From Dominik Reichl
KeePass is a free open source password manager, which helps you to manage your passwords in a secure way. You can put all your passwords in one database, which is locked with one master key or a key file. So you only have to remember one single master password or select the key file to unlock the whole database. The databases are encrypted using the best and most secure encryption algorithms currently known (AES and Twofish).
* KeePass supports the Advanced Encryption Standard (AES, Rijndael) and the Twofish algorithms to encrypt its password databases.
* Both of these ciphers are regarded as very secure by the cryptography community. Banks are using these algorithms for example, too.
* Even if you would use all computers in the world to attack one database, decrypting it would take longer than the age of the universe.
* Even quantum computers won't help that much. The algorithms are symmetric so its complexity would be reduced a bit, anyway, the sun will go nova before you have decrypted the database.
* The complete database is encrypted, not only the password fields. So your usernames, notes, etc. are protected, too.
* SHA-256 is used as password hash. SHA-256 is a 256-bit cryptographically secure one-way hash function. Your master password is hashed using this algorithm and its output is used as key for the encryption algorithms.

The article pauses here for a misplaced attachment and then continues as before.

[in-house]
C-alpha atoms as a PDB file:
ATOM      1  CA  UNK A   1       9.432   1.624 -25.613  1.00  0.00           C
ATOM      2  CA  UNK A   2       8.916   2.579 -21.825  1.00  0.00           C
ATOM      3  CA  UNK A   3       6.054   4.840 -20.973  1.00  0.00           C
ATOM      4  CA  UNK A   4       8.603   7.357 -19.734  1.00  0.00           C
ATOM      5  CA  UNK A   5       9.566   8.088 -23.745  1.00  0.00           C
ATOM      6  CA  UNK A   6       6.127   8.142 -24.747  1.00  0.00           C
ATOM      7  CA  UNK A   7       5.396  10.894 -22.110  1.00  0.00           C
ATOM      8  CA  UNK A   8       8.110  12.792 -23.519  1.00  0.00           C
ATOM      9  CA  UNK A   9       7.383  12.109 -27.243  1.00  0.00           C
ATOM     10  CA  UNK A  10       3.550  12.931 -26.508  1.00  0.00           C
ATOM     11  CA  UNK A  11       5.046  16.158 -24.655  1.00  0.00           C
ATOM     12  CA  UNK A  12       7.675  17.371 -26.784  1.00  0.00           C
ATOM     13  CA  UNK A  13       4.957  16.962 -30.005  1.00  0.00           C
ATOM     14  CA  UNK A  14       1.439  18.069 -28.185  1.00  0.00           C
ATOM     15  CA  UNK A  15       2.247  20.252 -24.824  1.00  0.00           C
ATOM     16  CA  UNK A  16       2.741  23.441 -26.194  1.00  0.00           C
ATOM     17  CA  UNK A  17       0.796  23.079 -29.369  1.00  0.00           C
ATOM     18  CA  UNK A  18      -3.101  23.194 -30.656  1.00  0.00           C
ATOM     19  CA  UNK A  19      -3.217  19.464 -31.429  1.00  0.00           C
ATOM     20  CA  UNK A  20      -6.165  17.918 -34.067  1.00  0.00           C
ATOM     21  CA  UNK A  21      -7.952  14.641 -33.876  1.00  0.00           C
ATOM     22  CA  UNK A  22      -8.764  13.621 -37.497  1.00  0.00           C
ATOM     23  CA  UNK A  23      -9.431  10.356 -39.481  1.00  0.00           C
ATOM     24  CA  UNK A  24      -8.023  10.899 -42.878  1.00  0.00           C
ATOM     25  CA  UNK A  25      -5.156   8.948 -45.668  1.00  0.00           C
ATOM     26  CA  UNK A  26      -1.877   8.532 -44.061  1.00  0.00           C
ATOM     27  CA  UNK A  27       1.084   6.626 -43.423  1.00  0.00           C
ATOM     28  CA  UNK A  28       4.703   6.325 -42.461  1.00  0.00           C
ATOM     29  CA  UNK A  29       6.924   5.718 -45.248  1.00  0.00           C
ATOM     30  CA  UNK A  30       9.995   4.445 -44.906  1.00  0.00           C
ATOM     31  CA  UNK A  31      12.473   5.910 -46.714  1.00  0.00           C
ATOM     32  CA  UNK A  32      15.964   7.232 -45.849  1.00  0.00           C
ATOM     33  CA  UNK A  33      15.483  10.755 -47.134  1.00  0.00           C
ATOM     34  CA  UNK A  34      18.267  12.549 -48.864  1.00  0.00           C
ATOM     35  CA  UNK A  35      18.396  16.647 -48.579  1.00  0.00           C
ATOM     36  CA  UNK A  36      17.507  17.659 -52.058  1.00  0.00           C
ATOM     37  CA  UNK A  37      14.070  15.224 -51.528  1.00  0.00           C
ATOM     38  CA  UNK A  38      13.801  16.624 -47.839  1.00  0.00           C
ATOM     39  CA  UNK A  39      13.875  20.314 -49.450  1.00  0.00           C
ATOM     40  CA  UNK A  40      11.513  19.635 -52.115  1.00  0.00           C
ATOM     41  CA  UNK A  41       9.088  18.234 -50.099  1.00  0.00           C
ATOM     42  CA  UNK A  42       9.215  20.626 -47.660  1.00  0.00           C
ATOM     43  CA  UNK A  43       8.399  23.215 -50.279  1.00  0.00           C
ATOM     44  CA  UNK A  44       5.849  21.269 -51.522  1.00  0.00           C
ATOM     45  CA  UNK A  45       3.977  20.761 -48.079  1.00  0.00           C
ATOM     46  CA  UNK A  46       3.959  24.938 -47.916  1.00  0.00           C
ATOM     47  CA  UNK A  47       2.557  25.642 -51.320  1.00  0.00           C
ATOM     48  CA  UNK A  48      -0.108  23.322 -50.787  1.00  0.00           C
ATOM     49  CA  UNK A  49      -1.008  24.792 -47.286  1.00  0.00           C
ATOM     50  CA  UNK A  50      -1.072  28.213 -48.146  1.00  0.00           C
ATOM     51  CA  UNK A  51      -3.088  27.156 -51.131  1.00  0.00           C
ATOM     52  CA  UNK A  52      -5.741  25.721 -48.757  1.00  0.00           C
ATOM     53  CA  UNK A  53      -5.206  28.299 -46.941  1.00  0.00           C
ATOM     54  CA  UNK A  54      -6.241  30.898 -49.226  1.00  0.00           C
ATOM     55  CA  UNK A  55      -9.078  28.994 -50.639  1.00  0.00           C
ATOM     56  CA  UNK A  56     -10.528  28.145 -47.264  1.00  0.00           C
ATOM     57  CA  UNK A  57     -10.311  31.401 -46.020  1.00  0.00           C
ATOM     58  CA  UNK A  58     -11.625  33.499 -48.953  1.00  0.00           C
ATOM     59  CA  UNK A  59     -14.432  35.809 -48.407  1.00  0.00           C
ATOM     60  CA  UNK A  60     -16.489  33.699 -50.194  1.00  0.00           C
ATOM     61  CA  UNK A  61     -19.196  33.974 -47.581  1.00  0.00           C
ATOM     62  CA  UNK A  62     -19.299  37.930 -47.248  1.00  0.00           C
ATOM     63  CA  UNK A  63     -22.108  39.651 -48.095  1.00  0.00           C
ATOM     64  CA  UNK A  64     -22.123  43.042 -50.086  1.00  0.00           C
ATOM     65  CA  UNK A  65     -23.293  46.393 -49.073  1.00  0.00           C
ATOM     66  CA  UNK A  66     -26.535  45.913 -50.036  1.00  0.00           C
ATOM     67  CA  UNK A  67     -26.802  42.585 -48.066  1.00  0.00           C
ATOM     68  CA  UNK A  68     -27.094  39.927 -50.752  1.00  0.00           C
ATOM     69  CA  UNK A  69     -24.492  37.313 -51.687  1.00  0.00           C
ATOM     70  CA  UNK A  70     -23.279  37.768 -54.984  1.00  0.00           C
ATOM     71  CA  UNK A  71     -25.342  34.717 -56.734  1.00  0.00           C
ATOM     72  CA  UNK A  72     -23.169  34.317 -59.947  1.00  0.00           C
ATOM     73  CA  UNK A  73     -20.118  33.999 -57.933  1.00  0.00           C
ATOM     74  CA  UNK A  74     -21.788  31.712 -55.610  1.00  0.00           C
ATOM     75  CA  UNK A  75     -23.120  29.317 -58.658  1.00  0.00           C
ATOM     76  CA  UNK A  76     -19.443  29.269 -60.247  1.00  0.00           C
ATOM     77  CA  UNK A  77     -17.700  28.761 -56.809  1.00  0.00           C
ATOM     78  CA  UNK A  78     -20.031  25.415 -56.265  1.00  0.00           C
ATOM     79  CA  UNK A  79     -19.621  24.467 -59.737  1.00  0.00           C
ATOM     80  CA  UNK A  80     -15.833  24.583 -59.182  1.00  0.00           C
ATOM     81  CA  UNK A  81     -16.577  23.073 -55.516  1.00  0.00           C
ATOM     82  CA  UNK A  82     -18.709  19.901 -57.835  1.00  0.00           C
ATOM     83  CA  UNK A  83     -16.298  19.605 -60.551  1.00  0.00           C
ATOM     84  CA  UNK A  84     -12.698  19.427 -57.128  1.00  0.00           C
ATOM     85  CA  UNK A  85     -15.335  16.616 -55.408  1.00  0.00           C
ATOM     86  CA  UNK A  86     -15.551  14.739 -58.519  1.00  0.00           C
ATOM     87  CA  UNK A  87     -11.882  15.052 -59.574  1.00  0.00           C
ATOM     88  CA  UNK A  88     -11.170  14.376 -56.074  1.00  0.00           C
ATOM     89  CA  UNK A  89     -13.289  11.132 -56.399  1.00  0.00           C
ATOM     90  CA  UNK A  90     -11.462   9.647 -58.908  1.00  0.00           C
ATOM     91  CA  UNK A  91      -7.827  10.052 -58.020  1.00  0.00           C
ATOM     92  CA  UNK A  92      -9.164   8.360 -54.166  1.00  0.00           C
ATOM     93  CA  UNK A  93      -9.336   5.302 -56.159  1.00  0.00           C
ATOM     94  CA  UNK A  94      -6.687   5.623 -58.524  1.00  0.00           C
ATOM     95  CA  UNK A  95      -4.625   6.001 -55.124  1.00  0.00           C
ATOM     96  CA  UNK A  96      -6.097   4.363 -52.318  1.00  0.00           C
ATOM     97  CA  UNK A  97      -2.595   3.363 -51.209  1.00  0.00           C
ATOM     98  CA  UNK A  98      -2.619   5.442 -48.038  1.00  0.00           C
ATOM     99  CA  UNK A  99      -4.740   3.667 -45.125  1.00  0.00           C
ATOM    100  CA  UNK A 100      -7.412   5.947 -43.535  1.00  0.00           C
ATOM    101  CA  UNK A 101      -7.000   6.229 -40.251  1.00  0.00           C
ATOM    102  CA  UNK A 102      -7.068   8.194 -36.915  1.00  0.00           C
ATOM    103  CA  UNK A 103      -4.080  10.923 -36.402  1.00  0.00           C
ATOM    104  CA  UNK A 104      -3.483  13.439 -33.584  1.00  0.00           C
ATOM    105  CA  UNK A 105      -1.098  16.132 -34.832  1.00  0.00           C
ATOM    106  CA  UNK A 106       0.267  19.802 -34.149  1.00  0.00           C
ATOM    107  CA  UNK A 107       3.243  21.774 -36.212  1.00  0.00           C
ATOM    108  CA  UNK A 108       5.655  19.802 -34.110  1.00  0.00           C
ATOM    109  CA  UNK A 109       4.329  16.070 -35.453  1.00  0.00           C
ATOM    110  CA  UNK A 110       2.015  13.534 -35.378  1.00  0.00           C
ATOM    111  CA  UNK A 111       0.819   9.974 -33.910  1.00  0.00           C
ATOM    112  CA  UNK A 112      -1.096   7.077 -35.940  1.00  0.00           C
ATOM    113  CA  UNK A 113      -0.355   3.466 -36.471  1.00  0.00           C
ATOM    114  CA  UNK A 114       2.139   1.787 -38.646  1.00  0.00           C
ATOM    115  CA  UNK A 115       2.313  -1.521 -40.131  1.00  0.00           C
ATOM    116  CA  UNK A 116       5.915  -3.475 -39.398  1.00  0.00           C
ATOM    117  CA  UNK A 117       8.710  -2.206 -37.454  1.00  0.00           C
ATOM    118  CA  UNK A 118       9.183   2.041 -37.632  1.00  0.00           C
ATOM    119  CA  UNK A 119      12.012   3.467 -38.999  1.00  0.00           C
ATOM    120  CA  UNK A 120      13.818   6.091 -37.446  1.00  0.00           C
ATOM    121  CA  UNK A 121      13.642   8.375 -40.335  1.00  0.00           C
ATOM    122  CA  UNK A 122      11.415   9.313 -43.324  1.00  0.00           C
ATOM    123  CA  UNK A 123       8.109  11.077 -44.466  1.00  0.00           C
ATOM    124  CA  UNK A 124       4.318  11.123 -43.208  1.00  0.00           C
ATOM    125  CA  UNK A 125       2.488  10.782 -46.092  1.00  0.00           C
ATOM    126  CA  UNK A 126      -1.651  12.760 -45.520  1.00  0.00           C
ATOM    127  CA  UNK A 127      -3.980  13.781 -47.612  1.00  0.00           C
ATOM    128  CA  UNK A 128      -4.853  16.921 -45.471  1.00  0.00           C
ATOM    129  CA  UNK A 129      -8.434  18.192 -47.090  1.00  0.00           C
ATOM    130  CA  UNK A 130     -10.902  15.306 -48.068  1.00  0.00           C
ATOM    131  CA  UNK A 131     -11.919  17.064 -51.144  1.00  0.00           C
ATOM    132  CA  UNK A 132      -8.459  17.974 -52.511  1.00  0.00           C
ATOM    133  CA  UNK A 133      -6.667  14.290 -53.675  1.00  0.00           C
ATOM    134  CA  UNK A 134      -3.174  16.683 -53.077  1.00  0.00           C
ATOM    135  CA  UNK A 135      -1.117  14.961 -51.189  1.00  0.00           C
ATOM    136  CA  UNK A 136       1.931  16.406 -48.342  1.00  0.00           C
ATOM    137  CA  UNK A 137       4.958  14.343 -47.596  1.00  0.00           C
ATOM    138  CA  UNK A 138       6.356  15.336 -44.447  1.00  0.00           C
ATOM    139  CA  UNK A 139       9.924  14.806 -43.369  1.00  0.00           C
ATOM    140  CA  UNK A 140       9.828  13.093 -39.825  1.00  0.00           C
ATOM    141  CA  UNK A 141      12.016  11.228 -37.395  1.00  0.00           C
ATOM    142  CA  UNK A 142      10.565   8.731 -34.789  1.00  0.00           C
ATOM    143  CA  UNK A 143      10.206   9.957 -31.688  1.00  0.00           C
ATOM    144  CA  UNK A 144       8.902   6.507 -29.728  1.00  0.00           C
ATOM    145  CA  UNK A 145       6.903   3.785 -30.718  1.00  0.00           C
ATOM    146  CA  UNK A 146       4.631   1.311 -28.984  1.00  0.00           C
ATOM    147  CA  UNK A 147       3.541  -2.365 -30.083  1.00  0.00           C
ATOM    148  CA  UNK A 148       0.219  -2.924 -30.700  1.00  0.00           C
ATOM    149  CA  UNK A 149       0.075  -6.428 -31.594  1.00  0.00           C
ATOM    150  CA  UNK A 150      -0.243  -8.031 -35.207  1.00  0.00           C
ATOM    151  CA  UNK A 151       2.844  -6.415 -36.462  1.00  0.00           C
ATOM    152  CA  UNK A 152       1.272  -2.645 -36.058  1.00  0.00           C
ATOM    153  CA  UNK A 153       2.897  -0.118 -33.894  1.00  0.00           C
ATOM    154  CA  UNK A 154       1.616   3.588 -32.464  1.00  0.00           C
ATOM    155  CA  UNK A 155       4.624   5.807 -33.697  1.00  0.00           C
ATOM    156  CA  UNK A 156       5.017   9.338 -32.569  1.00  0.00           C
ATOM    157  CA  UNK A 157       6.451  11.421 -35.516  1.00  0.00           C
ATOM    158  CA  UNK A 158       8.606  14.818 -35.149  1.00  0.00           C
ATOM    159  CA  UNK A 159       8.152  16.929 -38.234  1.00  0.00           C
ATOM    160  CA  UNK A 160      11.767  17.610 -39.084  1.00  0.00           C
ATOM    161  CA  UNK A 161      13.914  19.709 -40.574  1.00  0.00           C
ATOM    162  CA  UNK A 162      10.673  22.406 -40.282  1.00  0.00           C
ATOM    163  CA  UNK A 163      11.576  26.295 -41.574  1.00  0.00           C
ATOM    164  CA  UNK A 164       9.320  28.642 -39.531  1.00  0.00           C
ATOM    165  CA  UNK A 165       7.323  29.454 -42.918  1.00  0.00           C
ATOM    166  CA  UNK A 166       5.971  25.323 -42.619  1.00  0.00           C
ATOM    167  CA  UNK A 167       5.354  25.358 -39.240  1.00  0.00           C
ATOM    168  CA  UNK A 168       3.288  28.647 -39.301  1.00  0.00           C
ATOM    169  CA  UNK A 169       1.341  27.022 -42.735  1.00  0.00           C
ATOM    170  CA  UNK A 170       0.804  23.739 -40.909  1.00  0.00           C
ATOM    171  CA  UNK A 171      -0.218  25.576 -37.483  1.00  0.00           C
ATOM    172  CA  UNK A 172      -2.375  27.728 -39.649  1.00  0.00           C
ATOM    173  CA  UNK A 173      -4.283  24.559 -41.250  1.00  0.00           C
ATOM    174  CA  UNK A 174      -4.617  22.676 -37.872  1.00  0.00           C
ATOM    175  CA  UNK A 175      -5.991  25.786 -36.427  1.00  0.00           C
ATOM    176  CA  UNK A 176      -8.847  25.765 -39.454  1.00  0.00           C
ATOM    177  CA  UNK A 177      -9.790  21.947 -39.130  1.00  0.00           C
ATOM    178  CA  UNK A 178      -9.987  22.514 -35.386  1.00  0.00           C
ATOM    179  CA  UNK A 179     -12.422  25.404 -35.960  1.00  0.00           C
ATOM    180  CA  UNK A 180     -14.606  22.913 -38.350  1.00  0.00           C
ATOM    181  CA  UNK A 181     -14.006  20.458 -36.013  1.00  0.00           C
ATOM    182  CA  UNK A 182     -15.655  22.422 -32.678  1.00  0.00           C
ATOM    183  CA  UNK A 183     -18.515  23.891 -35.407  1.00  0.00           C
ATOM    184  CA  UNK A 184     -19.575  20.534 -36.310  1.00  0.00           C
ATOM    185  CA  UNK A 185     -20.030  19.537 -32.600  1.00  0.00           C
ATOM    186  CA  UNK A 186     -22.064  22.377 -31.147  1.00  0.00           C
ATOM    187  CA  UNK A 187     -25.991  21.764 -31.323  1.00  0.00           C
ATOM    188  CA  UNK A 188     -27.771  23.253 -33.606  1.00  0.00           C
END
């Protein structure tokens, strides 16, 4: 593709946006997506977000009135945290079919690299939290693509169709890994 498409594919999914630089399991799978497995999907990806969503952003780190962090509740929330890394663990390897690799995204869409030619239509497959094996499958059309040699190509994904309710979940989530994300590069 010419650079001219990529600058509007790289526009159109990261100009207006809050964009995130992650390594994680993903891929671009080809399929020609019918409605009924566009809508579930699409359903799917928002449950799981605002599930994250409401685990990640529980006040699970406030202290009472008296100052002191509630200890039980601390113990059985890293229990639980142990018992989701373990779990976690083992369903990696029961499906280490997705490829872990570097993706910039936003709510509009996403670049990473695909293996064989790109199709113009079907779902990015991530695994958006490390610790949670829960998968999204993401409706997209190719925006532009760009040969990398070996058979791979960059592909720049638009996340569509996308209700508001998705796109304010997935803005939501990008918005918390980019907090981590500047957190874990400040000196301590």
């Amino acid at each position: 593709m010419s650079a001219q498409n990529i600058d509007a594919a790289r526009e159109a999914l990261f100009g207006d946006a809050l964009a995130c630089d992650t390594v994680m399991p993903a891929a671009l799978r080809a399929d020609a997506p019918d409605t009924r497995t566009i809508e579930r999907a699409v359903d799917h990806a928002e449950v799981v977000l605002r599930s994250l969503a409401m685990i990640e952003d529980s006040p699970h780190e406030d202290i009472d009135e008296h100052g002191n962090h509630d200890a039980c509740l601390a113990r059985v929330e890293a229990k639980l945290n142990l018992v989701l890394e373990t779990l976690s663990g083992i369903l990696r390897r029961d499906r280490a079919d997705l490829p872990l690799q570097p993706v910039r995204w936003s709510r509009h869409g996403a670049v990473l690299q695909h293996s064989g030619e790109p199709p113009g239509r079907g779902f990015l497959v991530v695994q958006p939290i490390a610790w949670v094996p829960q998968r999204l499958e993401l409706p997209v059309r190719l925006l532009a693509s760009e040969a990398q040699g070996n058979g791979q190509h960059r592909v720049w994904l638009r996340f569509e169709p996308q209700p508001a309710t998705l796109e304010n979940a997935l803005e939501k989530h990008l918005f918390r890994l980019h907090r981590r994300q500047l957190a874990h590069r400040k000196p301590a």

* In contrast to many other hashing algorithms, no attacks are known yet against SHA-256.
* Protection against dictionary and guessing attacks: by transforming the final master key very often, dictionary and guessing attacks can be made harder.
* In-Memory Passwords Protection: Your passwords are encrypted while KeePass is running, so even when the operating system caches the KeePass process to disk, this wouldn't reveal your passwords anyway.
* [2.x] Protected In-Memory Streams: When loading the inner XML format, passwords are encrypted using a session key.
* Security-Enhanced Password Edit Controls: KeePass is the first password manager that features security-enhanced password edit controls. None of the available password edit control spies work against these controls. The passwords entered in those controls aren't even visible in the process memory of KeePass.
* Also see the security information page.
Key Multiple User Keys
* One master password decrypts the complete database.
* Alternatively you can use key files. Key files provide better security than master passwords in most cases. You only have to carry the key file with you, for example on a floppy disk, USB stick, or you can burn it onto a CD. Of course, you shouldn't lose this disk then.
* For even more security you can combine the above two methods: the database then requires the key file and the password in order to be unlocked. Even if you lose your key file, the database would remain secure.